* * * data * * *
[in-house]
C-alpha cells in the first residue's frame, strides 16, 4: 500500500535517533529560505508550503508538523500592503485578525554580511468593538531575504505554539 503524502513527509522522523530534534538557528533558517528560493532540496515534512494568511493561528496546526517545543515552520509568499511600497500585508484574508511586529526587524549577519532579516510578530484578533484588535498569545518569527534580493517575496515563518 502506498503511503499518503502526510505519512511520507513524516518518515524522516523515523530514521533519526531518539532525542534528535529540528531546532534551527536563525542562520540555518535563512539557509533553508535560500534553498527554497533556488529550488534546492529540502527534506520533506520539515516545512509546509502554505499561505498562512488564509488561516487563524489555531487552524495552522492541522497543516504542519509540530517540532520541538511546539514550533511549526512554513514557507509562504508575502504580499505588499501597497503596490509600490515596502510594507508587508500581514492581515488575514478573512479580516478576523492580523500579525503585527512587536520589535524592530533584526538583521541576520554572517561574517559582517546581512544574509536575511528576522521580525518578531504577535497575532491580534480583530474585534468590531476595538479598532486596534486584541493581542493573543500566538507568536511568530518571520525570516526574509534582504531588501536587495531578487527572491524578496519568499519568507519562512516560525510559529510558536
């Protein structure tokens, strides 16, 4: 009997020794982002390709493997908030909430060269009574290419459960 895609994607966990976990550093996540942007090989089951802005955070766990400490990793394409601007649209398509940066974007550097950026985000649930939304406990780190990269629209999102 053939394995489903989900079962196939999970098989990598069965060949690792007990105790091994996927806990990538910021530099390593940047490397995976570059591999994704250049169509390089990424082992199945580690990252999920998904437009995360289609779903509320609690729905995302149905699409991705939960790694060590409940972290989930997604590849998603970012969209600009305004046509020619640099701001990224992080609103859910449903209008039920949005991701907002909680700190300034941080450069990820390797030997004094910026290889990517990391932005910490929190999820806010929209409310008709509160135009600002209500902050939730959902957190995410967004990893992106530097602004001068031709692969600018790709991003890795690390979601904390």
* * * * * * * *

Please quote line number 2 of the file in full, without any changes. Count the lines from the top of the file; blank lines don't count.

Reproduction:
C-alpha cells in the first residue's frame, strides 16, 4: 500500500535517533529560505508550503508538523500592503485578525554580511468593538531575504505554539 503524502513527509522522523530534534538557528533558517528560493532540496515534512494568511493561528496546526517545543515552520509568499511600497500585508484574508511586529526587524549577519532579516510578530484578533484588535498569545518569527534580493517575496515563518 502506498503511503499518503502526510505519512511520507513524516518518515524522516523515523530514521533519526531518539532525542534528535529540528531546532534551527536563525542562520540555518535563512539557509533553508535560500534553498527554497533556488529550488534546492529540502527534506520533506520539515516545512509546509502554505499561505498562512488564509488561516487563524489555531487552524495552522492541522497543516504542519509540530517540532520541538511546539514550533511549526512554513514557507509562504508575502504580499505588499501597497503596490509600490515596502510594507508587508500581514492581515488575514478573512479580516478576523492580523500579525503585527512587536520589535524592530533584526538583521541576520554572517561574517559582517546581512544574509536575511528576522521580525518578531504577535497575532491580534480583530474585534468590531476595538479598532486596534486584541493581542493573543500566538507568536511568530518571520525570516526574509534582504531588501536587495531578487527572491524578496519568499519568507519562512516560525510559529510558536